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Environ Int. 2014 Nov;72:37-45. doi: 10.1016/j.envint.2014.02.006. Epub 2014 Mar 29.

Managing mass casualties and decontamination.

Author information

1
Department of Pharmacy, University of Hertfordshire, Hatfield, UK.

Abstract

Careful planning and regular exercising of capabilities is the key to implementing an effective response following the release of hazardous materials, although ad hoc changes may be inevitable. Critical actions which require immediate implementation at an incident are evacuation, followed by disrobing (removal of clothes) and decontamination. The latter can be achieved through bespoke response facilities or various interim methods which may utilise water or readily available (dry, absorbent) materials. Following transfer to a safe holding area, each casualty's personal details should be recorded to facilitate a health surveillance programme, should it become apparent that the original contaminant has chronic health effects.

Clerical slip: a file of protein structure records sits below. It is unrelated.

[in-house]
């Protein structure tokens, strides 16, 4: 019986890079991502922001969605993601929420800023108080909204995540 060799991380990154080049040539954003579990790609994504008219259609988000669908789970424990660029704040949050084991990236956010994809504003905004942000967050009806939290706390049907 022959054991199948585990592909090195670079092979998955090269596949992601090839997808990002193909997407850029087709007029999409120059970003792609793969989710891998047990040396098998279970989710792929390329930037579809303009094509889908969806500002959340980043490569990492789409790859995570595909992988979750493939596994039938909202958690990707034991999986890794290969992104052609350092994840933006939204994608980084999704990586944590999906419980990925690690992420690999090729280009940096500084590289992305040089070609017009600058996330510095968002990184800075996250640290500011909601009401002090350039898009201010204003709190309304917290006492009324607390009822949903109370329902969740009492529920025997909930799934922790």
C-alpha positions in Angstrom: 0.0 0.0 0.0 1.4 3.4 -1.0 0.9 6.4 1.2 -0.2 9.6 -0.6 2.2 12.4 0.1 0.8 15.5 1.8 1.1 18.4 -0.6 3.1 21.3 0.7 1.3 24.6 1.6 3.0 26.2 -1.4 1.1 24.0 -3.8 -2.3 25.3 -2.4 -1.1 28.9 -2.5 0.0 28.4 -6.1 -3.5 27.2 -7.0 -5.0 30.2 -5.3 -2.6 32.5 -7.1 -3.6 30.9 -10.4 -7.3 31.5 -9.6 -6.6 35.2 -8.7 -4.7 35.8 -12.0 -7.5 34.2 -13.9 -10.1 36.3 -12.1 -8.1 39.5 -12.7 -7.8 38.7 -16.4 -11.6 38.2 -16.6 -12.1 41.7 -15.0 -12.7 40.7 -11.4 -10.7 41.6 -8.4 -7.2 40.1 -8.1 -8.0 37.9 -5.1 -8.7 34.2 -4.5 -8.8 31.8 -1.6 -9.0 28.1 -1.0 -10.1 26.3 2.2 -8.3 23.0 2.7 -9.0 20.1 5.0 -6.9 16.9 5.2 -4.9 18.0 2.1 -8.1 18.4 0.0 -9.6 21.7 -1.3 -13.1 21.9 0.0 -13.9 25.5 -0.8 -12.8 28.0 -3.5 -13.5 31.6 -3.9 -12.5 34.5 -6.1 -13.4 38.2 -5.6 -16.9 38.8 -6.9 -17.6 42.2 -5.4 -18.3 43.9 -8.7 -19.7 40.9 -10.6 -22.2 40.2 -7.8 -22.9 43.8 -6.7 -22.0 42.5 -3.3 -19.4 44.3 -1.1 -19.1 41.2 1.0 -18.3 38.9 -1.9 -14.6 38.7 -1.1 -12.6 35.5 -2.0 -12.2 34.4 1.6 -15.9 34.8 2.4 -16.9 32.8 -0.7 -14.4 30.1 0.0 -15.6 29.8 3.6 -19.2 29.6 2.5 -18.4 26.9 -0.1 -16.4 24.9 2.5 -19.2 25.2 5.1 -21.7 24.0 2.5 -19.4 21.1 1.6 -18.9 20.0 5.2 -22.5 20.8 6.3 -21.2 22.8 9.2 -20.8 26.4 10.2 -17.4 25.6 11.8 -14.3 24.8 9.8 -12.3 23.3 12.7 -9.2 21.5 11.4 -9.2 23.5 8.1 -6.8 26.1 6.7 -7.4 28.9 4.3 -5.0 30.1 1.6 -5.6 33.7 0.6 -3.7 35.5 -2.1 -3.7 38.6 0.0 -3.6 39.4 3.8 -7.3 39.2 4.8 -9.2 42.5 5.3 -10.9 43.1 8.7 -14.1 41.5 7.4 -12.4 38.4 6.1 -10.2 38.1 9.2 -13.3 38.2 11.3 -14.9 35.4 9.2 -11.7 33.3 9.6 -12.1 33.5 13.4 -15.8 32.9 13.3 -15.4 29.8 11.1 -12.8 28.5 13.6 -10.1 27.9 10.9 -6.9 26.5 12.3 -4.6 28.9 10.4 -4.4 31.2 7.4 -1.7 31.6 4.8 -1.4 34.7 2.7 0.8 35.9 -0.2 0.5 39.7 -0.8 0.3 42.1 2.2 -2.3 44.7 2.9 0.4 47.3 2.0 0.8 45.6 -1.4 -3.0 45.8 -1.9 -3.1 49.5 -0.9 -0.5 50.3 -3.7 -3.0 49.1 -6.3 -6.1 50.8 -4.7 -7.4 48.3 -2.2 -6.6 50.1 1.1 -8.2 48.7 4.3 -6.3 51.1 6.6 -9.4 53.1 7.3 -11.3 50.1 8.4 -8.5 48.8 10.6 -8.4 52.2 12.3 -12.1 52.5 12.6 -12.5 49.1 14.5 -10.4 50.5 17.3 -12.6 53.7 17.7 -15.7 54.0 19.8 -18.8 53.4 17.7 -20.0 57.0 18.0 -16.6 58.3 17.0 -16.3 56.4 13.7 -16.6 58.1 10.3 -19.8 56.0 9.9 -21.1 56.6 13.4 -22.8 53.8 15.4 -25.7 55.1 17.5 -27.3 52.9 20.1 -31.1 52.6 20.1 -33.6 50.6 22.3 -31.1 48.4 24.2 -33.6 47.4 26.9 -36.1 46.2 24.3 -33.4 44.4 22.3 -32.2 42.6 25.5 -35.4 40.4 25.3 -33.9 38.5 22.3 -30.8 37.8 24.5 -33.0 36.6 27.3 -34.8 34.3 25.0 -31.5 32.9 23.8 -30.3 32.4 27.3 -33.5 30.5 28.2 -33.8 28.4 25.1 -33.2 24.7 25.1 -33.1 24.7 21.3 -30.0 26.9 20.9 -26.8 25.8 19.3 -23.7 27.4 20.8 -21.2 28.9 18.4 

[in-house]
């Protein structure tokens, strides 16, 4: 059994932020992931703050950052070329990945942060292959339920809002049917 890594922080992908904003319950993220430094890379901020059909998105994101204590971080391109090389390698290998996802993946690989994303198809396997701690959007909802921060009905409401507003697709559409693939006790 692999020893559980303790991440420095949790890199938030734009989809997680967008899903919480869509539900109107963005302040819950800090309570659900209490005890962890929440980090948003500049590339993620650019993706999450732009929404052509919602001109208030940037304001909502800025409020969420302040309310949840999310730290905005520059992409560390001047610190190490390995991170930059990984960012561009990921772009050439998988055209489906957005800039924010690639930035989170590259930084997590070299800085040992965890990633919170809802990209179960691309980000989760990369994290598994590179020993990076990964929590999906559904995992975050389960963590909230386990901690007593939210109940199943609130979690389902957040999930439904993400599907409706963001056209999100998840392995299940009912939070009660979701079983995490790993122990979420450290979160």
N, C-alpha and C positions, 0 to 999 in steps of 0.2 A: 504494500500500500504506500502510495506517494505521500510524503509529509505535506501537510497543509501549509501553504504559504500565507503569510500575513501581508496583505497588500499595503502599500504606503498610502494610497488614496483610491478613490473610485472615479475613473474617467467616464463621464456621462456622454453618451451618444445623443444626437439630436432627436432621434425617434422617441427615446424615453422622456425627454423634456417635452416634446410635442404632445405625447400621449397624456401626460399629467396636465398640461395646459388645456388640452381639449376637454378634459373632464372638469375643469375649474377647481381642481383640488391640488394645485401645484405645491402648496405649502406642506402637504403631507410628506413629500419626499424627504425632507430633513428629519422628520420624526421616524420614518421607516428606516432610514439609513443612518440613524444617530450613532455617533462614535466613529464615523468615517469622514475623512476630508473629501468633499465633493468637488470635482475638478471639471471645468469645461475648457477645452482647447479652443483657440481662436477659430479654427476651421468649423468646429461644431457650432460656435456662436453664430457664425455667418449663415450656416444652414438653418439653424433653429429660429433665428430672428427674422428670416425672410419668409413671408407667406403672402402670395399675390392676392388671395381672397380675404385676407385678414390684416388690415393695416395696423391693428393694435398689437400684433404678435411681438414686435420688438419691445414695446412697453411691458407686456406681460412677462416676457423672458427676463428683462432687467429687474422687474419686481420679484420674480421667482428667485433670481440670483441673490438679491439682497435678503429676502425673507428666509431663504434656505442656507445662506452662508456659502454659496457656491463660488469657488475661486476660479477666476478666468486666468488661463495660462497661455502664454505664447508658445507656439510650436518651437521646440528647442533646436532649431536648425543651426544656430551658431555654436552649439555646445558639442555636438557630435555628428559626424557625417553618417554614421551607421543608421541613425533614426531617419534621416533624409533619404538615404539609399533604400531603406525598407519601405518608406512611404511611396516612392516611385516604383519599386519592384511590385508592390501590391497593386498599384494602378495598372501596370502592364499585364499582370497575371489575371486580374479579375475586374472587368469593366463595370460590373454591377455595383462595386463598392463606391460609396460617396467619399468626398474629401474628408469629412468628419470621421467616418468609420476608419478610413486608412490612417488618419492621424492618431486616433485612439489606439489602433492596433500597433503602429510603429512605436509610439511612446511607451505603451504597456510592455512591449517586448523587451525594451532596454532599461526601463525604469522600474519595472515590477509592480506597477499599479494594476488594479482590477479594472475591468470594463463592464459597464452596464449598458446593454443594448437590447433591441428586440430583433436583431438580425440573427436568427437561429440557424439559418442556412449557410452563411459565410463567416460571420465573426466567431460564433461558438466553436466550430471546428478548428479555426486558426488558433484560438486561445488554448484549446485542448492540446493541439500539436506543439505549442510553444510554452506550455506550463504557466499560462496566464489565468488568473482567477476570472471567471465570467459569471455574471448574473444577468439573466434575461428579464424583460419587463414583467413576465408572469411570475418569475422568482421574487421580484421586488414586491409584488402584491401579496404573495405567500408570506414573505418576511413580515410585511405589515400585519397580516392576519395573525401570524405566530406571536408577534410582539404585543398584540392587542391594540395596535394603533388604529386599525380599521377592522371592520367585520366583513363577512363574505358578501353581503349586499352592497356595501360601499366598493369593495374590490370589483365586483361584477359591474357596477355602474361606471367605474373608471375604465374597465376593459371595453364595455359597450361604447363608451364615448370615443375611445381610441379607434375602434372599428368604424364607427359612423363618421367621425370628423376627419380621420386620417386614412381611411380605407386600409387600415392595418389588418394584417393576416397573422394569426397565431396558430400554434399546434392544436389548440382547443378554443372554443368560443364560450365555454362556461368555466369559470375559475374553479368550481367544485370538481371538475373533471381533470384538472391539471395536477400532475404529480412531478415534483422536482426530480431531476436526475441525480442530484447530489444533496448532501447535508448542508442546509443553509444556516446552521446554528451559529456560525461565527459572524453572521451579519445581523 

KEYWORDS:

CBRN; Decontamination; Disrobing; Evacuation; Hazardous materials; Health surveillance; Medical countermeasures; Toxic industrial chemicals (TICs); Triage; Zoning

PMID:
24684820
DOI:
10.1016/j.envint.2014.02.006
[Indexed for MEDLINE]

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